• Given that he got ill when they separated and got better when he moved back in, so I doubt that the Zoloft had much to do with anything [except maybe withdrawal]. It could he that he was just plenty glad to be home…
I realize they can’t put everything in a summary, and I’m Monday Morning Quarterbacking here, but the things I’ve listed are hardly subtle points.

Robert Whitaker, one of psychiatry’s major critics had this to say about where he thought psychiatry might head in the future [see still around…]:

… So I don’t believe it will be possible for psychiatry to change unless it identifies a new function that would be marketable, so to speak. Psychiatry needs to identify a change that would be consistent with its interests as a guild. The one faint possibility I see – and this may seem counterintuitive – is for psychiatry to become the profession that provides a critical view of psychiatric drugs. Family doctors do most of the prescribing of psychiatric drugs today, without any real sense of their risks and benefits, and so psychiatrists could stake out a role as being the experts who know how to use the drugs in a very selective, cautious manner, and the experts who know how to incorporate such drug treatment into a holistic, integrated form of care. If the public sees the drugs as quite problematic, as medications that can serve a purpose – but only if prescribed in a very nuanced way – then it will want to turn to physicians who understand well the problems with the drugs and their limitations. That is what I think must happen for psychiatry to change. Psychiatry must see a financial benefit from a proposed change, one consistent with guild interests.
So even Robert Whitaker sets a higher mark than this APA Collaborative Care piece. I recognize that they’re trying to streamline things, cut costs, etc. But how can one demonstrate any expertise without ever talking to the patient? Who’s going to look for withdrawal, akathisia? Who’s going to say "What’s going with you and your wife?" Who is going to take the history in this system? Make a diagnosis? What is the place of "psycho-social" in any of this? Did we do John J. any favors with our waiting room screening? Well, here’s the essence of the case narrative below. I’d recommend reading this jargon-filled report before signing any contracts [and be sure to renew your malpractice insurance]…

John J.

John J. is a 48-year-old white male visiting his PCP, Dr. Stevens, for a follow-up visit for managing hypertension. During the visit, John’s PHQ-9 score is taken and found to be 16, in the moderate range for major depression. John was treated by Dr. Stevens 12 months ago for depression and remains on fluoxetine 20 mg daily, to which he had a fair initial response. This is John’s first PHQ-9, part of the new Collaborative Care protocol instituted by Dr. Stevens’s clinic.

Dr. Stevens discusses the test results briefly with John during their clinic appointment and introduces him to Ms. Cook, a CM/behavioral health specialist with the clinic’s Collaborative Care team. Ms. Cook is immediately available in the clinic to meet patients coming and going from appointments at the request of the PCP or other clinic staff. John agrees to speak with Ms. Cook after the appointment, and Ms. Cook runs through a few patient screens for behavioral health and substance use conditions that are often comorbid with major depressive disorder. John screens negatively for alcohol use or a history of mania. Ms. Cook discovers that John has recently moved out of his house, and he and his wife are separating. He is staying with a friend in town, and it has been hard for him to make it to work consistently. He often goes to bed late and sleeps in, missing his alarm in the morning, and eventually calls in sick. Ms. Cook shares some of this initial information with Dr. Stevens after their appointment, and Dr. Stevens increases John’s fluoxetine to 40 mg daily. She also engages him in a behavioral activation strategy to improve his mood that includes getting together with his friend Joe over the weekend.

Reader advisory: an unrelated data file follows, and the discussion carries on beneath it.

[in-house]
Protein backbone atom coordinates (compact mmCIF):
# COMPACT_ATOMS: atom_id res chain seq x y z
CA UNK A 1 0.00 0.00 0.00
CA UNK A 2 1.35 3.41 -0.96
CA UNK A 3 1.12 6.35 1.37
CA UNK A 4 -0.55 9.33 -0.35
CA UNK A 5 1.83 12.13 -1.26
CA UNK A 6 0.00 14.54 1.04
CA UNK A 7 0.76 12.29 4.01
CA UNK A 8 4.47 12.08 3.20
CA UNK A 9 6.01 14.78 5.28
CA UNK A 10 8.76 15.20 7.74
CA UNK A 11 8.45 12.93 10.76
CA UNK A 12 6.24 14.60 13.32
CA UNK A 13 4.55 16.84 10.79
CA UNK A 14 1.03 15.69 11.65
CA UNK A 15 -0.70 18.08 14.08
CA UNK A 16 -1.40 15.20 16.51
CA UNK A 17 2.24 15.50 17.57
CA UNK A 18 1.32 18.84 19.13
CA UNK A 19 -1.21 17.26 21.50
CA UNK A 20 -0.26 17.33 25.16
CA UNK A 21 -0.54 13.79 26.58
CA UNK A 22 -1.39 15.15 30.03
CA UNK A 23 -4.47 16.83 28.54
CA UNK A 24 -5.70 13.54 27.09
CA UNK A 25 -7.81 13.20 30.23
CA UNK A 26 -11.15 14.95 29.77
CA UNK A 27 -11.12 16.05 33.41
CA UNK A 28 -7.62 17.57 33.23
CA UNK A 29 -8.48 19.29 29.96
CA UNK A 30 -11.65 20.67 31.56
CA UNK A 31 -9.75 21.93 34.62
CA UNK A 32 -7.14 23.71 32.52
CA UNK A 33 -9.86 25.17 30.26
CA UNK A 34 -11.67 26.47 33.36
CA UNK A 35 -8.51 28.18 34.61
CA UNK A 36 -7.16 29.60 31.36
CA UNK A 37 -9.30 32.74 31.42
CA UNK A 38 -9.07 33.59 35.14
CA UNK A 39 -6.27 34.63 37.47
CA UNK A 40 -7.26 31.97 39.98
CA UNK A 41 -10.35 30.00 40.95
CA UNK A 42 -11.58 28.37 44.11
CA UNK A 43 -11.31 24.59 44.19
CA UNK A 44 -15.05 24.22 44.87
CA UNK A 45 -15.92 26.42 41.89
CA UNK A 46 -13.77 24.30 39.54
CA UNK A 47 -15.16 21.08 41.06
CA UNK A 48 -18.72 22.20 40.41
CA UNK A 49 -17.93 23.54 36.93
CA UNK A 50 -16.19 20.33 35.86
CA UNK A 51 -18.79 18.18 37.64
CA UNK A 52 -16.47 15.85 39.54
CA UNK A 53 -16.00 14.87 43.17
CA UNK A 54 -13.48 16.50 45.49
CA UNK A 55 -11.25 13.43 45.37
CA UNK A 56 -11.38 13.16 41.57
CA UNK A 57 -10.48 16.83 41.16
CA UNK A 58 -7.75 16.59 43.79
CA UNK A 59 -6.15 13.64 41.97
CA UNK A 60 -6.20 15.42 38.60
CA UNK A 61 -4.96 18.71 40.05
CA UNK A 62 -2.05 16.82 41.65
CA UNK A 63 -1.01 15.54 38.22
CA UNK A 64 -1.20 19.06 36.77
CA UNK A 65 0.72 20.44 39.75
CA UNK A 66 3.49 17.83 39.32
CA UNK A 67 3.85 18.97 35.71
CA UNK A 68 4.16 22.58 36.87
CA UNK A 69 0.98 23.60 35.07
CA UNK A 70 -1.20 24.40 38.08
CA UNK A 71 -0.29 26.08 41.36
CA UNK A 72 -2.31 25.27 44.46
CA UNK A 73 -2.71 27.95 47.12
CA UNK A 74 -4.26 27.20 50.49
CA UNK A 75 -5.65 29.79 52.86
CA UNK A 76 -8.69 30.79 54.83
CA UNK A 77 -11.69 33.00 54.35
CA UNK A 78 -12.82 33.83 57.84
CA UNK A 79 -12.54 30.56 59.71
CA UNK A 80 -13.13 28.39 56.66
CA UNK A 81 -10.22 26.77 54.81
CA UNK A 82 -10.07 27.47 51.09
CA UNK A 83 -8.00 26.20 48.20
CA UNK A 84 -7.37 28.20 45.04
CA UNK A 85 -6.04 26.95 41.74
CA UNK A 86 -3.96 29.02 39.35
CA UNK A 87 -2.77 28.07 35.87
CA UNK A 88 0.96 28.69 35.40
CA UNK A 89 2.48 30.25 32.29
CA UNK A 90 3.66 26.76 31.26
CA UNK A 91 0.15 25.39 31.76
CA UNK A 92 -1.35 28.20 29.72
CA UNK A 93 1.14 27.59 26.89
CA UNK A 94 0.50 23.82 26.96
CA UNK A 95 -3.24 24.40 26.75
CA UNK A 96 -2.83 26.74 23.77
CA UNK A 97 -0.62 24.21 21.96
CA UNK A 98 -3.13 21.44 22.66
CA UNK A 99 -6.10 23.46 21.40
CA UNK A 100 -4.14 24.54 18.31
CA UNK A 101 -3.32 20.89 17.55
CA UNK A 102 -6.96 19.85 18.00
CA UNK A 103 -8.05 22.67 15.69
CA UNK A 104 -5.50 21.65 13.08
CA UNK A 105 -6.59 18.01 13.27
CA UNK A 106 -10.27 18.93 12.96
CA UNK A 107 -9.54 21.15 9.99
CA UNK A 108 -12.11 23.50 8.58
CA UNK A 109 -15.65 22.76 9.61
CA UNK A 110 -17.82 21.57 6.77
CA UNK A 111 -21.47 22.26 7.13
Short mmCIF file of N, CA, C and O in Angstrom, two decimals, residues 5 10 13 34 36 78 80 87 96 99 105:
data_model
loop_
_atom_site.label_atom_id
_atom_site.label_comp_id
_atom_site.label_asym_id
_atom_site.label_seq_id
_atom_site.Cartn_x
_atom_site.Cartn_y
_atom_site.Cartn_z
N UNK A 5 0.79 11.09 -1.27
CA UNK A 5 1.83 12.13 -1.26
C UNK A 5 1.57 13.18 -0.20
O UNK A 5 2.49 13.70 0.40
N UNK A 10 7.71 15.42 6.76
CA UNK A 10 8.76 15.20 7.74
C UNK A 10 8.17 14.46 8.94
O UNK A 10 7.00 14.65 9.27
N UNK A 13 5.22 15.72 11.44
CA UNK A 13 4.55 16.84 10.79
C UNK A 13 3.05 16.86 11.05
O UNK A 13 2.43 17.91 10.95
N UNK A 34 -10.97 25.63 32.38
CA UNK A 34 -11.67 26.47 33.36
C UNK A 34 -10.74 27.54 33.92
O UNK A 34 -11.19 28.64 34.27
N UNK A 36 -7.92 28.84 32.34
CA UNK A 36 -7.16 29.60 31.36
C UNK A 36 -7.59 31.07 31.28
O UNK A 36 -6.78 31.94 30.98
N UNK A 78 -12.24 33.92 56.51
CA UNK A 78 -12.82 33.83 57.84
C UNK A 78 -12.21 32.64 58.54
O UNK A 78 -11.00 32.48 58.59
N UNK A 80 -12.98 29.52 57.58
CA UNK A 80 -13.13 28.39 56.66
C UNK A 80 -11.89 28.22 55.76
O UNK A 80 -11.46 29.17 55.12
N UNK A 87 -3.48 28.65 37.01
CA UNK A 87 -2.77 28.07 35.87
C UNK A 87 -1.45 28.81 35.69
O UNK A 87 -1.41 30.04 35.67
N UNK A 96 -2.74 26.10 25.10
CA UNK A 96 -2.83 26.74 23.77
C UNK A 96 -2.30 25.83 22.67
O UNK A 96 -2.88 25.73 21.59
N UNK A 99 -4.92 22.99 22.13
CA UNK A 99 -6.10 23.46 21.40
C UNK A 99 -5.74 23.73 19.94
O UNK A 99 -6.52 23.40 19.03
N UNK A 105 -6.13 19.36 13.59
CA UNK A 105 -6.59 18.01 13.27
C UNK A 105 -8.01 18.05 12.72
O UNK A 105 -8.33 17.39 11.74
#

Three days later, Ms. Cook has her weekly meeting with Dr. Brown, the consulting psychiatrist. They discuss John, the new addition to Ms. Cook’s caseload. Dr. Brown acknowledges the PHQ-9 score and the fluoxetine increase and reminds Ms. Cook of additional brief intervention techniques she has reviewed in the past with other patients. Five weeks later, during their caseload review, Dr. Brown notices John’s PHQ-9 score is unchanged. Ms. Cook notes that he stopped taking the fluoxetine the week before because of some ongoing jitteriness. Dr. Brown recommends switching to sertraline instead, and Ms. Cook conveys the recommendation to Dr. Stevens by flagging him in the electronic health record. Dr. Stevens reviews John’s other medications the following day and writes a prescription for sertraline after Ms. Cook has called John to discuss the recommendations of the consulting psychiatrist. John agrees to try the sertraline. Ms. Cook reviews the side effects with John and offers her contact information in addition to Dr. Stevens’s office if he has any problems with the medication. Dr. Stevens phones Dr. Brown and asks about the titration schedule of sertraline and starting dosage to confirm his management is appropriate. They agree to continue with increases in this medication with a target PHQ-9 of less than 5 if possible.